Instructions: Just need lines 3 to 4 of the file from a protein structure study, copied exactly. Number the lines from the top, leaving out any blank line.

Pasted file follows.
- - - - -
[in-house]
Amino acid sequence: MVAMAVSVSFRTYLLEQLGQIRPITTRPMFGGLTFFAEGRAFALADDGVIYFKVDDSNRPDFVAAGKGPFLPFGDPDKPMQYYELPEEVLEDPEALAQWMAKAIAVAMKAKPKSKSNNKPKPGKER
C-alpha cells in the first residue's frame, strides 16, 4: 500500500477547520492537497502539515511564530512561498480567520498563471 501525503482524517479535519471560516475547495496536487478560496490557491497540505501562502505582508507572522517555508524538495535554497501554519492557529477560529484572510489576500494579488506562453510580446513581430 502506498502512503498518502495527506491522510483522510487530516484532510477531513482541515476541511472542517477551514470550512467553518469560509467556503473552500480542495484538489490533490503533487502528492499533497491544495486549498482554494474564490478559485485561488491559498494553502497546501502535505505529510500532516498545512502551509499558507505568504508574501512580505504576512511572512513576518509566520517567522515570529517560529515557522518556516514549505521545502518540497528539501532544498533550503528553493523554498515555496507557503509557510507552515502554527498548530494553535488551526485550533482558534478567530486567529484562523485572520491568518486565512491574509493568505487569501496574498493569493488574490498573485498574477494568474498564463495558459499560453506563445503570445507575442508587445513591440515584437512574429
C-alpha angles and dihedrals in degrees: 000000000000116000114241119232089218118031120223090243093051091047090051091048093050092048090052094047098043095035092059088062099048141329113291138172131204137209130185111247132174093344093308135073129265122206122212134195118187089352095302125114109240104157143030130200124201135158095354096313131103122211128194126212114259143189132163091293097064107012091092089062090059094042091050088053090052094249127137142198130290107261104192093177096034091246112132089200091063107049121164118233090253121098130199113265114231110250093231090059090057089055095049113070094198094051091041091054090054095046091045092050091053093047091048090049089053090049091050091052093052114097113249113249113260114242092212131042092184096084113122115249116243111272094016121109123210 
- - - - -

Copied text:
C-alpha cells in the first residue's frame, strides 16, 4: 500500500477547520492537497502539515511564530512561498480567520498563471 501525503482524517479535519471560516475547495496536487478560496490557491497540505501562502505582508507572522517555508524538495535554497501554519492557529477560529484572510489576500494579488506562453510580446513581430 502506498502512503498518502495527506491522510483522510487530516484532510477531513482541515476541511472542517477551514470550512467553518469560509467556503473552500480542495484538489490533490503533487502528492499533497491544495486549498482554494474564490478559485485561488491559498494553502497546501502535505505529510500532516498545512502551509499558507505568504508574501512580505504576512511572512513576518509566520517567522515570529517560529515557522518556516514549505521545502518540497528539501532544498533550503528553493523554498515555496507557503509557510507552515502554527498548530494553535488551526485550533482558534478567530486567529484562523485572520491568518486565512491574509493568505487569501496574498493569493488574490498573485498574477494568474498564463495558459499560453506563445503570445507575442508587445513591440515584437512574429
C-alpha angles and dihedrals in degrees: 000000000000116000114241119232089218118031120223090243093051091047090051091048093050092048090052094047098043095035092059088062099048141329113291138172131204137209130185111247132174093344093308135073129265122206122212134195118187089352095302125114109240104157143030130200124201135158095354096313131103122211128194126212114259143189132163091293097064107012091092089062090059094042091050088053090052094249127137142198130290107261104192093177096034091246112132089200091063107049121164118233090253121098130199113265114231110250093231090059090057089055095049113070094198094051091041091054090054095046091045092050091053093047091048090049089053090049091050091052093052114097113249113249113260114242092212131042092184096084113122115249116243111272094016121109123210 